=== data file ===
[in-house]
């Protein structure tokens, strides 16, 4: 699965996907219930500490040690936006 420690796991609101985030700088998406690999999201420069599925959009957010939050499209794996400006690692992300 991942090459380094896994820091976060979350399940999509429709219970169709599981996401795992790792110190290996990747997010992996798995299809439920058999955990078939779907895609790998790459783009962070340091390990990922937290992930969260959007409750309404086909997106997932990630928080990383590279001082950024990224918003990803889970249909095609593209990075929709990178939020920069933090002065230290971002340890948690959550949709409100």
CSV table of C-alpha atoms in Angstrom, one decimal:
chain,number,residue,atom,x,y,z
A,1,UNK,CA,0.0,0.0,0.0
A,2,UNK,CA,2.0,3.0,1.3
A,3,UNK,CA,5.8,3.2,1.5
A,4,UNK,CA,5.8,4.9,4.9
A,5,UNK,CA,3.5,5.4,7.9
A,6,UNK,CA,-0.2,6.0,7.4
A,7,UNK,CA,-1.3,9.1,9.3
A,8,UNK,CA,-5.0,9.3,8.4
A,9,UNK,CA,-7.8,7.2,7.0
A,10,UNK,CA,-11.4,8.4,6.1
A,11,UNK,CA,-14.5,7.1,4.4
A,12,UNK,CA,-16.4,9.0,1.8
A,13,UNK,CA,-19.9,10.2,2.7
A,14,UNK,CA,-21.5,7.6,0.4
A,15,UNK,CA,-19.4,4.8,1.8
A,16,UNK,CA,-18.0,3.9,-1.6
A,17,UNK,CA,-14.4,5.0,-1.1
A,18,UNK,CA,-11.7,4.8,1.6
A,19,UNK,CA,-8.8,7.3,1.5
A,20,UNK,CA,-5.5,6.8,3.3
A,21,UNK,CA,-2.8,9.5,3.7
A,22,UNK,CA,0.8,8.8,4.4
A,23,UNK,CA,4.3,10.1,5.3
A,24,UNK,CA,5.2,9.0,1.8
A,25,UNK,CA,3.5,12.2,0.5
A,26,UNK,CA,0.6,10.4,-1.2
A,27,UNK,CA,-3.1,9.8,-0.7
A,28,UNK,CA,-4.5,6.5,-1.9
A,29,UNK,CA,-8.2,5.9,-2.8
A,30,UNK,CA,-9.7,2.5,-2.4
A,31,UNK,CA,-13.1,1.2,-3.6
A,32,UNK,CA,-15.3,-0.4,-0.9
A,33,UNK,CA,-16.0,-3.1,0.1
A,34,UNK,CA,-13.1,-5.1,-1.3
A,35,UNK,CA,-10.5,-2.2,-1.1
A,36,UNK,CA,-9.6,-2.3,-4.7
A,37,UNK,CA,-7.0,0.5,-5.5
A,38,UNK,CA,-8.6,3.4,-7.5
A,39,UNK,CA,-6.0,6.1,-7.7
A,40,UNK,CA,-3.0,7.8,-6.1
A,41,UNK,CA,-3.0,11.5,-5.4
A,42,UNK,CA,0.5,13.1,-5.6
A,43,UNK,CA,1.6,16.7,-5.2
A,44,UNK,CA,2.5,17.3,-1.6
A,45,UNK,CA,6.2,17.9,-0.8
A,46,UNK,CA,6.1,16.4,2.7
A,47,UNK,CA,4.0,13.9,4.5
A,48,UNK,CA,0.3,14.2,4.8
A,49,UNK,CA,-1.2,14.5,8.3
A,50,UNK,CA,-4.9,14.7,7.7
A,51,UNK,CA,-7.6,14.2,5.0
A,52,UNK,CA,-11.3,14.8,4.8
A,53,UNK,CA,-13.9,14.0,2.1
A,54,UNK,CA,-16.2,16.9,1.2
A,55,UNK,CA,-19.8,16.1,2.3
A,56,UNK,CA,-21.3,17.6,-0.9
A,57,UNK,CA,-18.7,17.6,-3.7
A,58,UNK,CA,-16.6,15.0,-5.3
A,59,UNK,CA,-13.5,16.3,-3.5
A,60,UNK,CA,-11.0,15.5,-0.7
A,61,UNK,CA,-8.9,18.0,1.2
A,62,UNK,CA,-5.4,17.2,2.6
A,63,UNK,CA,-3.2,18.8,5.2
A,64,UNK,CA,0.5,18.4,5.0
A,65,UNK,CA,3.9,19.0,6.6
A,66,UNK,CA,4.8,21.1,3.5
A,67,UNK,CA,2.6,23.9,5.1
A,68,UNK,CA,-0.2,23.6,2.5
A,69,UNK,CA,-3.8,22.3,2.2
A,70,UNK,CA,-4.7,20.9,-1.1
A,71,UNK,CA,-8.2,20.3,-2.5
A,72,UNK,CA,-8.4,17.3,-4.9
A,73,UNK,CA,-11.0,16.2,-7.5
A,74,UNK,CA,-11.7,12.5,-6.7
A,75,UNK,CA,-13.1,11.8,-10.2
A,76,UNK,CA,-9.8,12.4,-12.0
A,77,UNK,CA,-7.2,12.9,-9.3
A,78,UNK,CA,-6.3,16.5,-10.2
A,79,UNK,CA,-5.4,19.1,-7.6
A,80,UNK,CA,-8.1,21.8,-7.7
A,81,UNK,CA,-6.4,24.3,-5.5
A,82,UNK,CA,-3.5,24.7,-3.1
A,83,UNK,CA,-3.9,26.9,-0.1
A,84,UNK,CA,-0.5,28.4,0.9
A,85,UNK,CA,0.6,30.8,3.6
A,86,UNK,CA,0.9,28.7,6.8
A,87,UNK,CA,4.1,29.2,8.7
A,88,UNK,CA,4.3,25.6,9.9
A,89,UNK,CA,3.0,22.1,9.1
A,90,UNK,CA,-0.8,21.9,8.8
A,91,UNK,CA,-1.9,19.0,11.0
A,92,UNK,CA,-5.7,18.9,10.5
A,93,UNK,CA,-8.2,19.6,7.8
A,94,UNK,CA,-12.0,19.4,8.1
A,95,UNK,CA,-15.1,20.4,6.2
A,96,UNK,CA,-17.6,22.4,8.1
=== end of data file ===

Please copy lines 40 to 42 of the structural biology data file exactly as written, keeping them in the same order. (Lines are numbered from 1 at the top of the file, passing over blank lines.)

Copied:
A,36,UNK,CA,-9.6,-2.3,-4.7
A,37,UNK,CA,-7.0,0.5,-5.5
A,38,UNK,CA,-8.6,3.4,-7.5